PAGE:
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Michel Foucault

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Michel Foucault (15 October 1926 – 25 June 1984) was a highly influential French historian and social theorist known for his critical studies of social institutions, most notably psychiatry, medicine, the human sciences, and the prison system, as well as for his work on the history of human sexuality. His work on power, and the relationships among power, knowledge, and discourse have also been widely discussed.

His role in the 1977 French petition against age of consent laws is a frequent talking point among both those who oppose Queer Theory, and others who instead question the importance of Age of Consent laws.

The History of Sexuality

Our own article summarises Foucault's 1984 text The History of Sexuality.



[I]t is difficult to lay down barriers. Consent is one thing; it is a quite different thing when we are dealing with the likelihood of a child being believed when, speaking of his sexual relations, his affections, his tender feelings, or his contacts (the sexual adjective is often an embarrassment here, because it does not correspond to reality), a child's ability to explain what his feelings are, what actually happened, how far he is believed, these are quite different things. Now, where children are concerned, they are supposed to have a sexuality that can never be directed towards an adult, and that's that. Secondly, it is supposed that they are not capable of talking about themselves, of being sufficiently lucid about themselves. They are unable to express their feelings about the whole thing. Therefore they are not believed. They are thought to be incapable of sexuality and they are not thought to be capable of speaking about it. But, after all, listening to a child, hearing him speak, hearing him explain what his relations actually were with someone, adult or not, provided one listens with enough sympathy, must allow one to establish more or less what degree of violence if any was used or what degree of consent was given. And to assume that a child is incapable of explaining what happened and was incapable of giving his consent are two abuses that are intolerable, quite unacceptable.[2]

I think Hocquenghem has shown very clearly what was developing in relation to the strata of the population that had to be "protected." On the other hand, there is childhood, which by its very nature is in danger and must be protected against every possible danger, and therefore any possible act or attack. Then, on the other hand, there are dangerous individuals, who are generally adults of course, so that sexuality, in the new system that is being set up, will take on quite a different appearance from the one it used to have. In the past, laws prohibited a number of acts, indeed acts so numerous one was never quite sure what they were, but, nevertheless, it was acts that the law concerned itself with. Certain forms of behavior were condemned. Now what we are defining and, therefore, what will be found by the intervention of the law, the judge, and the doctor, are dangerous individuals. We're going to have a society of dangers, with, on the one side, those who are in danger, and on the other, those who are dangerous. And sexuality will no longer be a kind of behavior hedged in by precise prohibitions, but a kind of roaming danger, a sort of omnipresent phantom, a phantom that will be played out between men and women, children and adults, and possibly between adults themselves, etc. Sexuality will become a threat in all social relations, in all relations between members of different age groups, in all relations between individuals.[3]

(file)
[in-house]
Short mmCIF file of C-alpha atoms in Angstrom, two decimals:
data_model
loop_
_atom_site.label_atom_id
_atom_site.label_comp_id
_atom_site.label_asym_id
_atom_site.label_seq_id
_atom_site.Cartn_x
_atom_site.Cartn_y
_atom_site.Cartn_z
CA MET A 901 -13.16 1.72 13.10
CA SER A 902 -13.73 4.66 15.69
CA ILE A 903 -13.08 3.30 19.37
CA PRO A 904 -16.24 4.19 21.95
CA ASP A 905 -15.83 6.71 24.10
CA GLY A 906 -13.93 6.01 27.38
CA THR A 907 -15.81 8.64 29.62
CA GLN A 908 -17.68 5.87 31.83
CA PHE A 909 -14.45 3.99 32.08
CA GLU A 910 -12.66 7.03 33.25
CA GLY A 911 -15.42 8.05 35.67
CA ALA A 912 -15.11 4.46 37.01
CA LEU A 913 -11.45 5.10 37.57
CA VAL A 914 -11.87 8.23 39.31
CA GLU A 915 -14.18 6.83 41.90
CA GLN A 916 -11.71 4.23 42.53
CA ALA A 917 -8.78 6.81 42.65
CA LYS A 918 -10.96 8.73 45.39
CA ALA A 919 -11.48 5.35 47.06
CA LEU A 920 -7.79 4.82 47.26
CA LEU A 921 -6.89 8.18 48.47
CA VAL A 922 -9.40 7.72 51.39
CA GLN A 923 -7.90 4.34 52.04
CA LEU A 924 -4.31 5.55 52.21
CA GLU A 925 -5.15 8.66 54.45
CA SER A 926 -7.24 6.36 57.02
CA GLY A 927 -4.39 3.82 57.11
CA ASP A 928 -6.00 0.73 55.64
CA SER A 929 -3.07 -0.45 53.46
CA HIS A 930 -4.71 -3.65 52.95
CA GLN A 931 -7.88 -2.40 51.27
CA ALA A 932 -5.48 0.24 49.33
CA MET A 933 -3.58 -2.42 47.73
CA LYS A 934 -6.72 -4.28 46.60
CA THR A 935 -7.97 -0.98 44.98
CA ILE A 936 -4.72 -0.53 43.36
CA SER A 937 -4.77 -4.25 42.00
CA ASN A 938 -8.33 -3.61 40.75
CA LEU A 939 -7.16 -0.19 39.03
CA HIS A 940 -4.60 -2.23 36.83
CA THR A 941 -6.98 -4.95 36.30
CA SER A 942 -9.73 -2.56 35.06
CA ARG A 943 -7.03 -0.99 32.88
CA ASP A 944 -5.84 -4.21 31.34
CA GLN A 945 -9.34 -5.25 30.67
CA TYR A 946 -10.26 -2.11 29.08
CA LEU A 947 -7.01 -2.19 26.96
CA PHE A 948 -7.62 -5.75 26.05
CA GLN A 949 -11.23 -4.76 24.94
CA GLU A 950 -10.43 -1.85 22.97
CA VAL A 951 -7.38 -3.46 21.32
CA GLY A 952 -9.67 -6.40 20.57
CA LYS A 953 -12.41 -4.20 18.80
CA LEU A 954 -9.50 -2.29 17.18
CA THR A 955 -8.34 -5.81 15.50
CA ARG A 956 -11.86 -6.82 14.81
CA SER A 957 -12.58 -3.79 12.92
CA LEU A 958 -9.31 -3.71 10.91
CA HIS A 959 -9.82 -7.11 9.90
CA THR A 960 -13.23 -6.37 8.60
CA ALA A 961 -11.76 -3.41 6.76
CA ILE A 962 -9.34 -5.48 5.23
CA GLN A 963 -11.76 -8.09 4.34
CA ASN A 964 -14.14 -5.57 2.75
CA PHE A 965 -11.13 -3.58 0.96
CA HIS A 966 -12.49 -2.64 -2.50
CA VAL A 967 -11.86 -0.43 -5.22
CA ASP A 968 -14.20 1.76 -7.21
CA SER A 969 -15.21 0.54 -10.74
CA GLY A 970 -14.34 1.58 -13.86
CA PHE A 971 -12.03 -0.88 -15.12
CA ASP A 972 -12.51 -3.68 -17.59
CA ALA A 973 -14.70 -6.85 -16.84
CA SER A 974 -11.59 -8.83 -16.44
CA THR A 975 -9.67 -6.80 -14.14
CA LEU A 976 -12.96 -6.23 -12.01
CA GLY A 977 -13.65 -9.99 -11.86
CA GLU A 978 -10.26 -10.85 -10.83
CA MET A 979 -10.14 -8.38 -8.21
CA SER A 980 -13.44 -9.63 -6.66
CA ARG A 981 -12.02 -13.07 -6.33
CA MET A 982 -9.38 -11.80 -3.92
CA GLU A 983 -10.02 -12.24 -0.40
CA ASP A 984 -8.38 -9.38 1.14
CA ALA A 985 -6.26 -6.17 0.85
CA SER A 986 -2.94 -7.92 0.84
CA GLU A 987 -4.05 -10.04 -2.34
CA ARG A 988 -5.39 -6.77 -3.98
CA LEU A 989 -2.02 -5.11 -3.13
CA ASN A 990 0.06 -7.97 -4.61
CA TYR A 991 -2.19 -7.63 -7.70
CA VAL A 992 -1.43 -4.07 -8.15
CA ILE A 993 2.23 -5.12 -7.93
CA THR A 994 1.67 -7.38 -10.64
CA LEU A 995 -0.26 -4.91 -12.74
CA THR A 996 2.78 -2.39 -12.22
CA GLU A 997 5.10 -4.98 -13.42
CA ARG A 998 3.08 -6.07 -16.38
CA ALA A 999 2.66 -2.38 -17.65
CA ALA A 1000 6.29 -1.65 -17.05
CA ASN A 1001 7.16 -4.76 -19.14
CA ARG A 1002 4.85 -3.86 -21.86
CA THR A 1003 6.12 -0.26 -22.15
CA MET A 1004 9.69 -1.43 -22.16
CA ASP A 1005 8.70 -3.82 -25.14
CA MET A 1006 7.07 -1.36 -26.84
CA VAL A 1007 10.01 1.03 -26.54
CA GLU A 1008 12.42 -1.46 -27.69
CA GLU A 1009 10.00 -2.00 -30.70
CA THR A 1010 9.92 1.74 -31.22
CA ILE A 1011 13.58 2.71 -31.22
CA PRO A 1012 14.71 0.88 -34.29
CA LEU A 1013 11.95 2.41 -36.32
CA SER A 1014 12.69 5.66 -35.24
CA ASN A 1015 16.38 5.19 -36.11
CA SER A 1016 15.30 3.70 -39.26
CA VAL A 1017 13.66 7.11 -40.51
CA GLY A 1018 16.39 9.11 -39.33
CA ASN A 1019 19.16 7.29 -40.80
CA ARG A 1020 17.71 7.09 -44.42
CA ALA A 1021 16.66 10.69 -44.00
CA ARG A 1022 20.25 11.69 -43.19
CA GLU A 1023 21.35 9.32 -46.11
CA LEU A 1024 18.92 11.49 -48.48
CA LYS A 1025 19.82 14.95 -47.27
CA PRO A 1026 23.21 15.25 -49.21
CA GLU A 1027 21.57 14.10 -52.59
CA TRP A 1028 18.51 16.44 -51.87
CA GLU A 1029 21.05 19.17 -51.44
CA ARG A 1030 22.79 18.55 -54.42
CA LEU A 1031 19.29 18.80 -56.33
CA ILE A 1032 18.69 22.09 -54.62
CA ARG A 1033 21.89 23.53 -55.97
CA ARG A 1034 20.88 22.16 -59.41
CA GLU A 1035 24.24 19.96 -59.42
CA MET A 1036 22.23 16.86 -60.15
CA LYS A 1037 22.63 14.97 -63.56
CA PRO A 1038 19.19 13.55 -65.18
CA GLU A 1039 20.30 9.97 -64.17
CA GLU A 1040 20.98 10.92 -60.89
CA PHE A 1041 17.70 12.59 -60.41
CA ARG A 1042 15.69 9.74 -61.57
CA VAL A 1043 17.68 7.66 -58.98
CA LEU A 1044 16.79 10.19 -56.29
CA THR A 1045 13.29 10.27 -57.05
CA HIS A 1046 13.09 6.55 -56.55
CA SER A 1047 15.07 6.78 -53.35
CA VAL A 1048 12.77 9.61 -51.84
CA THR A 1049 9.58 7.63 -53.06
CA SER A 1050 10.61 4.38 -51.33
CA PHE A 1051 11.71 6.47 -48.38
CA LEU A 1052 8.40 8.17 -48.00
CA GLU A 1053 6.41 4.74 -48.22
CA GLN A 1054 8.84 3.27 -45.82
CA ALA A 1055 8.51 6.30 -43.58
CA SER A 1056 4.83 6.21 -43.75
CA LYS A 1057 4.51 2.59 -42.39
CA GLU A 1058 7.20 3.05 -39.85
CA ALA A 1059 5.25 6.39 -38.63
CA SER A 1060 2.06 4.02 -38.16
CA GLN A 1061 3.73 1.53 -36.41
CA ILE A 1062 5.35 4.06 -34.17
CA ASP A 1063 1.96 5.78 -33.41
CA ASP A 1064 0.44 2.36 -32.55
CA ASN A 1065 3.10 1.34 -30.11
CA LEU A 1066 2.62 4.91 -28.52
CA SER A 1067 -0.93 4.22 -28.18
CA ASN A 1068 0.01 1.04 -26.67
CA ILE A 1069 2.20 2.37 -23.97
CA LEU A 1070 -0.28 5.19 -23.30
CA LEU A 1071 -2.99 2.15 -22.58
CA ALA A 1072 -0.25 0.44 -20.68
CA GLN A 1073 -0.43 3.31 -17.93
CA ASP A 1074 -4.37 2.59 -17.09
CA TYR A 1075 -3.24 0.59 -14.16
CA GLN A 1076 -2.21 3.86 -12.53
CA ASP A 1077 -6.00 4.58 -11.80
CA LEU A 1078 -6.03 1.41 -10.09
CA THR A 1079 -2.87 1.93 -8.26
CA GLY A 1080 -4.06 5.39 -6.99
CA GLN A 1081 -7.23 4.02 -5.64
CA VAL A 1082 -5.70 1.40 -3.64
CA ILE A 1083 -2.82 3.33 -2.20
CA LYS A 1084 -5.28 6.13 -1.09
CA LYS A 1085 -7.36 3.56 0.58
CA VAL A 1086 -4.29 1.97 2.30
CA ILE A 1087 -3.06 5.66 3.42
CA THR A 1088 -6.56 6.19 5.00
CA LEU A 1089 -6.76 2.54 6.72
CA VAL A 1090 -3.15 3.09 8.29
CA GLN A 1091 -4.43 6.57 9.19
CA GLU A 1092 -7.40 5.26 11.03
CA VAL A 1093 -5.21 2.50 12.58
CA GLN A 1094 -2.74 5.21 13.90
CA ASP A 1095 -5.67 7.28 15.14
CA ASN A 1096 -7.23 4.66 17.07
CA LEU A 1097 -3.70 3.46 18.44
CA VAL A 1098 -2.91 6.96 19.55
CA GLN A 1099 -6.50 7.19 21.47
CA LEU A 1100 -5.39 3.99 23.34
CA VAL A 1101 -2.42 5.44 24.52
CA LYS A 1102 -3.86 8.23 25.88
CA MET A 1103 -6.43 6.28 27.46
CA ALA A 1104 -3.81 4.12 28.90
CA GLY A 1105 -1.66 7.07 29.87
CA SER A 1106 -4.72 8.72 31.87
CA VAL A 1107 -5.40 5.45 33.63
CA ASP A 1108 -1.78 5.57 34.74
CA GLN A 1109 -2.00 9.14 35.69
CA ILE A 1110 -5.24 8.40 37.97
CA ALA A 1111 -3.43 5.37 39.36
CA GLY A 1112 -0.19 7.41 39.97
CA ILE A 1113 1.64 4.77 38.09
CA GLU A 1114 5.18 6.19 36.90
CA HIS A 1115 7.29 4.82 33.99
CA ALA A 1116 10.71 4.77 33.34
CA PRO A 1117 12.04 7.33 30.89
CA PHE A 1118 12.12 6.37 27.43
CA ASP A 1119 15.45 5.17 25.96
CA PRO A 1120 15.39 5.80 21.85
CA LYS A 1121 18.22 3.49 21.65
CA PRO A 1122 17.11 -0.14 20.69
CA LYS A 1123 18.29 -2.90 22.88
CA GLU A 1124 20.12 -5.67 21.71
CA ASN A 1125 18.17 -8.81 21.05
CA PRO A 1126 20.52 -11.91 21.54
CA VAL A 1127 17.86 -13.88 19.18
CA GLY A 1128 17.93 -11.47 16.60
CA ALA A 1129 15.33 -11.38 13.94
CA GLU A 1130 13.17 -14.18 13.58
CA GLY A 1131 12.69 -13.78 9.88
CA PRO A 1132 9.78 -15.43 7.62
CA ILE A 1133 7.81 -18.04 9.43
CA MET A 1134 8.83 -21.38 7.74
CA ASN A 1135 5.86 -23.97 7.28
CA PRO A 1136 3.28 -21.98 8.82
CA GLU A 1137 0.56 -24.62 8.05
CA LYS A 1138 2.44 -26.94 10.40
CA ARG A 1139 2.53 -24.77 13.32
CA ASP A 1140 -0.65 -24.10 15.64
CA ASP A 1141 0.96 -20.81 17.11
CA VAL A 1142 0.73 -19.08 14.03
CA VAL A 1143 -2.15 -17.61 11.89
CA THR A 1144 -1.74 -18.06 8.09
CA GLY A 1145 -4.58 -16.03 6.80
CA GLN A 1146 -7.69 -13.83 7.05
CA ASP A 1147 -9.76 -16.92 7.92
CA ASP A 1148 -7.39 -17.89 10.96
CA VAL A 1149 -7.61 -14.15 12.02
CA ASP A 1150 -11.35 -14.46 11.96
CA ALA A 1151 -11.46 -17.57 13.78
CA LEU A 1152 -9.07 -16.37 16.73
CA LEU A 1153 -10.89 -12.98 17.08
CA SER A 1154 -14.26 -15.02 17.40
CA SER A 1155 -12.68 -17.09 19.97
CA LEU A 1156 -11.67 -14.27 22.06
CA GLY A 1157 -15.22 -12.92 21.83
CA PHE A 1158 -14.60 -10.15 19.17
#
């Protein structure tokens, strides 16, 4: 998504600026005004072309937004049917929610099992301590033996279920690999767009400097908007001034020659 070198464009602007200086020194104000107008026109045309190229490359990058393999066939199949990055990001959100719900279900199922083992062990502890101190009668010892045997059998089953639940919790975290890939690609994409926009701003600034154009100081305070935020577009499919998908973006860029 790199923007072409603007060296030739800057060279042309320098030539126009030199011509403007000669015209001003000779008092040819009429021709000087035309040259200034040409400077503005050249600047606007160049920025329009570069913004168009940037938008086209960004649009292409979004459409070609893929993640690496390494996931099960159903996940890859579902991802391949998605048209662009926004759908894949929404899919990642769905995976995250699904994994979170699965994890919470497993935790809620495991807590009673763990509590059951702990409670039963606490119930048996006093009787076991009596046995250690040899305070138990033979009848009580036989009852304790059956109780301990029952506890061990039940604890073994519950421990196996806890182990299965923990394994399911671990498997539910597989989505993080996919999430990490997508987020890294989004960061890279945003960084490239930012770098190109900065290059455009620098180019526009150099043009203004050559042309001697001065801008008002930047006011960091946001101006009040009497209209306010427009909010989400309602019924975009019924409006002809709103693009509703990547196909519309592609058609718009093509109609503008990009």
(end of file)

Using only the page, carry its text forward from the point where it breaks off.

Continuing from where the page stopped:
On Onanism / masturbation panic: Seduction by an adult is the most frequent cause of masturbation invoked by the crusade: The fault comes from outside.[4]

[We] should consider the battle for gay rights as an episode that cannot be the final stage.[5]

External links

See also


  1. The Danger of Child Sexuality
  2. From The Danger of Child Sexuality, Foucault's dialogue with Guy Hocquenghem and Jean Danet, was produced by Roger Pillaudin and broadcast by France Culture on April 4, 1978. It was published as "La Loi de la pudeur" in RECHERCHES 37, April 1979. First published in English in Semiotext(e) Magazine (New York): Semiotext(e) Special Intervention Series 2: Loving Boys / Loving Children (Summer 1980), in a translation by Daniel Moshenberg. A translated, full version was published in paperback as 'Sexual Morality and the Law', in Politics, Philosophy, Culture: Interviews and Other Writings, 1977-1984, ed. by Lawrence D. Kritzman, trans. by Alan Sheridan et al., (New York: Routledge, 1988).
  3. Ibid.
  4. Michel Foucault, Abnormal: Lectures at the Collège de France 1974-1975, trans. by Graham Burchell, ed. by Valerio Marchetti and Antonella Salomoni (London: Verso, 2003), p. 243.
  5. No more gay martyrdom - Mail and Guardian
  6. Another article includes a statement from a Tunisian local: "Moncef Ben Abbes, true memory of the village, is categorical: "Foucault was not a pedophile but was seduced by young ephebes. Guys of 17 or 18 years old whom he met briefly in the groves under the lighthouse next to the cemetery." Civil majority is [i.e. was] then set at 20 years. Frida Dahmani, Tunisia: “Michel Foucault was not a pedophile, but he was seduced by young ephebes”. (Jeuneafrice, April 1, 2021).